If our students are not the problem, then, to use TFA speak, our expectations for them are. I have heard plenty of teachers at my school tell me that my kids can’t learn what I’m trying to teach them – so clearly low academic expectations play a role. But low behavioral expectations are the real failure, and they’re not a problem of individual teachers or even whole administrations. They’re a failure of the system.
I teach in a system where the status quo is wrong. My (middle) school has three security guards, and runs an in-school suspension room each day. Emails about long-term suspensions are routine, and often greeted with sighs of relief by the teachers who can cross at least one major obstacle (a disruptive student) off of their weekly agendas. The school is under legal pressure from the county to lower its suspension rate, so repeatedly the staff is told to deal with behavior issues in-house. Call parents, send kids to the classroom next door to do work in isolation, et cetera. And, of course, reward good behavior with things like candy and free homework passes. That’ll provide some level of deterrence – right?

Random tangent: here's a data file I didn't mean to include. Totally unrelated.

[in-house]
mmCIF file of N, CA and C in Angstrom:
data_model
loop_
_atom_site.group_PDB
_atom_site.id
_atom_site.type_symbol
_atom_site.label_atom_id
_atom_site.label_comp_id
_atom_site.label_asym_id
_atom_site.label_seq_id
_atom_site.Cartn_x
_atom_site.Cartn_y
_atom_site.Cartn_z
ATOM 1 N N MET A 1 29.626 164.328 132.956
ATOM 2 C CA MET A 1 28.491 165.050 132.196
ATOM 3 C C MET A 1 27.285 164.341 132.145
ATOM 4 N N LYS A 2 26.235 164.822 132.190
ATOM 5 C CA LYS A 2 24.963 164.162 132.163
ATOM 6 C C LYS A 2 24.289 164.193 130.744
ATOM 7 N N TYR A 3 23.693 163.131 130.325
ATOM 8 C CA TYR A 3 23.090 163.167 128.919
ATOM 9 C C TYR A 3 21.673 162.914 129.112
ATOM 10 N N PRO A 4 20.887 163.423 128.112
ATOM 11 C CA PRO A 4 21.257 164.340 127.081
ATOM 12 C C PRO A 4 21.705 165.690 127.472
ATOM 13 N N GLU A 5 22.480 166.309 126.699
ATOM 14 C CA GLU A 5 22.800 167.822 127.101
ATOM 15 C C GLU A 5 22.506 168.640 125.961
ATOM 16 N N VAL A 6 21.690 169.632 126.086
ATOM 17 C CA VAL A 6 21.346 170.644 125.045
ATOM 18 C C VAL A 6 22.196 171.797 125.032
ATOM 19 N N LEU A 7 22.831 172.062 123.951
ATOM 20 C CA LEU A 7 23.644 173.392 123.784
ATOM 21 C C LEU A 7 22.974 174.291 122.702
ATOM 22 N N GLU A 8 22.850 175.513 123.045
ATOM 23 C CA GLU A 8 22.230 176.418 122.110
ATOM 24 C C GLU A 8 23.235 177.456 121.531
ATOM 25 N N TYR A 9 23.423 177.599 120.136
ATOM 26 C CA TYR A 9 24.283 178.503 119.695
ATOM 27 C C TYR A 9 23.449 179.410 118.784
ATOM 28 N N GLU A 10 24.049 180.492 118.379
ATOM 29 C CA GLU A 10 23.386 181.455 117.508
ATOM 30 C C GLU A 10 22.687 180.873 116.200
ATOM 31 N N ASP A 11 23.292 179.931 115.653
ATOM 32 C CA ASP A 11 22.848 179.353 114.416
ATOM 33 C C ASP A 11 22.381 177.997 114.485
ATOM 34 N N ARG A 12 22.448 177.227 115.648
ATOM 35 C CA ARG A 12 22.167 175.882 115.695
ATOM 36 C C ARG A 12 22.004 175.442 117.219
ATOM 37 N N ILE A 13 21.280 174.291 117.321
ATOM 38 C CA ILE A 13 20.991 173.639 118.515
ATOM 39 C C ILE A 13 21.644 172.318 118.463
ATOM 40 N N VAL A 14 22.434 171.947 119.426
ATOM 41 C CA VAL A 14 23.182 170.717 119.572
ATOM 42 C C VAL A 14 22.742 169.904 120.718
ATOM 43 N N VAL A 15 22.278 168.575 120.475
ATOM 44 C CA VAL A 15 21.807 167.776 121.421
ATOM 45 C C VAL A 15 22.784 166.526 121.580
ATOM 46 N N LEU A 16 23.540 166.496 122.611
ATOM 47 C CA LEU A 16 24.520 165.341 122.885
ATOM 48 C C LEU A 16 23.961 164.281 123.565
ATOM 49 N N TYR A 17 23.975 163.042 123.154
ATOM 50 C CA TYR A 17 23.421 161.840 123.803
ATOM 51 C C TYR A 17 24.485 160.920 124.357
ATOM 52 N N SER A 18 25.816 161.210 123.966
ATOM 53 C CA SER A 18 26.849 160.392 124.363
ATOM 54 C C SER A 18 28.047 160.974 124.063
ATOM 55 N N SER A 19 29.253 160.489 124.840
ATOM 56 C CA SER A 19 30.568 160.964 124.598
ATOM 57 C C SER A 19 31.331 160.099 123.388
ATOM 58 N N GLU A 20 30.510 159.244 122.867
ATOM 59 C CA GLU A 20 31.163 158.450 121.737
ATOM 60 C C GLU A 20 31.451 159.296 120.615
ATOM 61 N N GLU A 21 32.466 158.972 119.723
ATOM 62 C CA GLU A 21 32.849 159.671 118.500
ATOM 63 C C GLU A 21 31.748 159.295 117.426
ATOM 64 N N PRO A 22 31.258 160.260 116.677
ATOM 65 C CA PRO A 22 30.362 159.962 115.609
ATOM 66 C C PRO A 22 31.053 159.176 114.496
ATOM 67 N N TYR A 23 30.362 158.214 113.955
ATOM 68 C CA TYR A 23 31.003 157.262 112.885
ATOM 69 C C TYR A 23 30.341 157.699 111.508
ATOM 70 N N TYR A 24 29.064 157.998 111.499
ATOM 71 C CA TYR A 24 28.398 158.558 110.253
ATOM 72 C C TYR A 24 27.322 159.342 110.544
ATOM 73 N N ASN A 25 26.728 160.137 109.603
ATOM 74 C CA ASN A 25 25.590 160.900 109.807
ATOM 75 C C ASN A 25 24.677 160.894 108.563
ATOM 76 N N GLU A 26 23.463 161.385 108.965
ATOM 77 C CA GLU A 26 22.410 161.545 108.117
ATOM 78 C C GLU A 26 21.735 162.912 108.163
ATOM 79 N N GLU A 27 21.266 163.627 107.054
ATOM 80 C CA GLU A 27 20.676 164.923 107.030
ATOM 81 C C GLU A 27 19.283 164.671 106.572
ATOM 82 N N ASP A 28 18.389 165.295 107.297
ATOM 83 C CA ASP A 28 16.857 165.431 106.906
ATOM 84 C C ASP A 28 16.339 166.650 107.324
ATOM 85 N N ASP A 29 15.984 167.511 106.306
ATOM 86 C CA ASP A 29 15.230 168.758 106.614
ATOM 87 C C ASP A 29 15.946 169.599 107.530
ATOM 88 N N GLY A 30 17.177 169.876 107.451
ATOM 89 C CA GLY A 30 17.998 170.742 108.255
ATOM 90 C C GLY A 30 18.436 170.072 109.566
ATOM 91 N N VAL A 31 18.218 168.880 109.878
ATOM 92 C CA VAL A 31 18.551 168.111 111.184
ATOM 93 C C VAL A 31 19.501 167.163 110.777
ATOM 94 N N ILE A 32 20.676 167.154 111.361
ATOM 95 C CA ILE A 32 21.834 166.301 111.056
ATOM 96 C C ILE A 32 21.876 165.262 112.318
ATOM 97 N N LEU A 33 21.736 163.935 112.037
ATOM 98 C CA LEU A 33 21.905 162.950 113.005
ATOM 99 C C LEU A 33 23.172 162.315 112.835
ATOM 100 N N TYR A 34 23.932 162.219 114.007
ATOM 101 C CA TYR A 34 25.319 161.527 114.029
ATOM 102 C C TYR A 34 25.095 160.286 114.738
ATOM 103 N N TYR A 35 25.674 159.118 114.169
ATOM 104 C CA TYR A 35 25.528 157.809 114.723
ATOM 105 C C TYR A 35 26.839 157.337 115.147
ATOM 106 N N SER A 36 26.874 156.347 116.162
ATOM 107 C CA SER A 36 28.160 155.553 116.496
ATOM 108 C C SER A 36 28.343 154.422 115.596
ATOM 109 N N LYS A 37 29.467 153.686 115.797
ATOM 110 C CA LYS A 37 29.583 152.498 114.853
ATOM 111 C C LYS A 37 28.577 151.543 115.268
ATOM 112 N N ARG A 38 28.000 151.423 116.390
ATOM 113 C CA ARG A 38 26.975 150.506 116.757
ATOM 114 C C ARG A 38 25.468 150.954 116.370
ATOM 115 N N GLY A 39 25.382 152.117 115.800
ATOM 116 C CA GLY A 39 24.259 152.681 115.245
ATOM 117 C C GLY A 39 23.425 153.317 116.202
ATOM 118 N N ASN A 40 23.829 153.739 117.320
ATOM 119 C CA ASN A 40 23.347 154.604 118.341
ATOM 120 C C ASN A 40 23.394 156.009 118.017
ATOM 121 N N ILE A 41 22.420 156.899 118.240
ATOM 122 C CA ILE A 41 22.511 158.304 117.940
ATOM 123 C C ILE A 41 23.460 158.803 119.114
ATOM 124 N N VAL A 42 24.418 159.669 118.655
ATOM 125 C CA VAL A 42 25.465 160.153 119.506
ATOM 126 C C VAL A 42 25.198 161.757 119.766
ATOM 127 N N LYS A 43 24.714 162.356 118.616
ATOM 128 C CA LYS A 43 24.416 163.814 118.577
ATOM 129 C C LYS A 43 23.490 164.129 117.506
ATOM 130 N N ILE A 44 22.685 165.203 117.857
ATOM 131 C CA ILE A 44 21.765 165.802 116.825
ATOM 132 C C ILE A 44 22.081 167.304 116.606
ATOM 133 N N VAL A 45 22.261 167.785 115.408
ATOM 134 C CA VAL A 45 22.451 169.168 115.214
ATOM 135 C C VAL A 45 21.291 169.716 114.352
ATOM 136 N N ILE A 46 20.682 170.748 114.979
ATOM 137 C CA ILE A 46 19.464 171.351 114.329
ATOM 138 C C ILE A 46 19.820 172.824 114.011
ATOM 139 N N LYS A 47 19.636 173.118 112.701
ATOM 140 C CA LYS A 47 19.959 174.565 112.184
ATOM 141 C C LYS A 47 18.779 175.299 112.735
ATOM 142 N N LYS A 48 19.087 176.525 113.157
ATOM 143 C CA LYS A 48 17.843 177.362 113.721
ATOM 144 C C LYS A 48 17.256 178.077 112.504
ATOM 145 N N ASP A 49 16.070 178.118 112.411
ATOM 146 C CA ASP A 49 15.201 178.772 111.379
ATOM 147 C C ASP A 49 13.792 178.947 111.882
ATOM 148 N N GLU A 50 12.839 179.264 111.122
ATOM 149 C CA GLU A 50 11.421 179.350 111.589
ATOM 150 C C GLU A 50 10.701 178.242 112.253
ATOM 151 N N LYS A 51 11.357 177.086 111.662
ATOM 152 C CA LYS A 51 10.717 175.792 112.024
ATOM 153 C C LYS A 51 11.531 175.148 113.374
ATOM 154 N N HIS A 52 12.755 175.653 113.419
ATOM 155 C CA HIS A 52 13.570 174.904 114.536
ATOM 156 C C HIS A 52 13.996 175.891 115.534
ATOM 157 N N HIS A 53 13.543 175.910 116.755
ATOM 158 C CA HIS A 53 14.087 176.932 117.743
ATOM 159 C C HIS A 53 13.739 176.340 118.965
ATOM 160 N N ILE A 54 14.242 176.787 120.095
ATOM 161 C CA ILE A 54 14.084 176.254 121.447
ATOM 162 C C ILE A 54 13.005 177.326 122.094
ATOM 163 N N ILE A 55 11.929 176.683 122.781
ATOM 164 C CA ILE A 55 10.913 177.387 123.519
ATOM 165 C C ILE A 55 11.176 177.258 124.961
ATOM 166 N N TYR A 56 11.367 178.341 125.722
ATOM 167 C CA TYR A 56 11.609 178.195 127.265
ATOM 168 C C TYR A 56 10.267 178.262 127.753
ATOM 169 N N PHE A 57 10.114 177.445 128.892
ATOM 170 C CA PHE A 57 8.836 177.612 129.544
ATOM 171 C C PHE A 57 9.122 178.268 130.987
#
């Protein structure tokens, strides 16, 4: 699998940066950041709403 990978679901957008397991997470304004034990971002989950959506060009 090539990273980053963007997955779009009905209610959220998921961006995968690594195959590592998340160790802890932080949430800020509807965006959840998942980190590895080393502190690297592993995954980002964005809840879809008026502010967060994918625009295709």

There are some teachers in my school who thrive in this system. For whatever reason – personality, technique, age, effectiveness – some teachers have a tight lid on their classes. But too many teachers don’t. As a result of my own failures, my students don’t respect me enough to behave well. But as a result of the system’s failures, I am teaching a group of students whose default is to misbehave. It’s incumbent upon me to force them to listen, force them to sit still, force them to learn.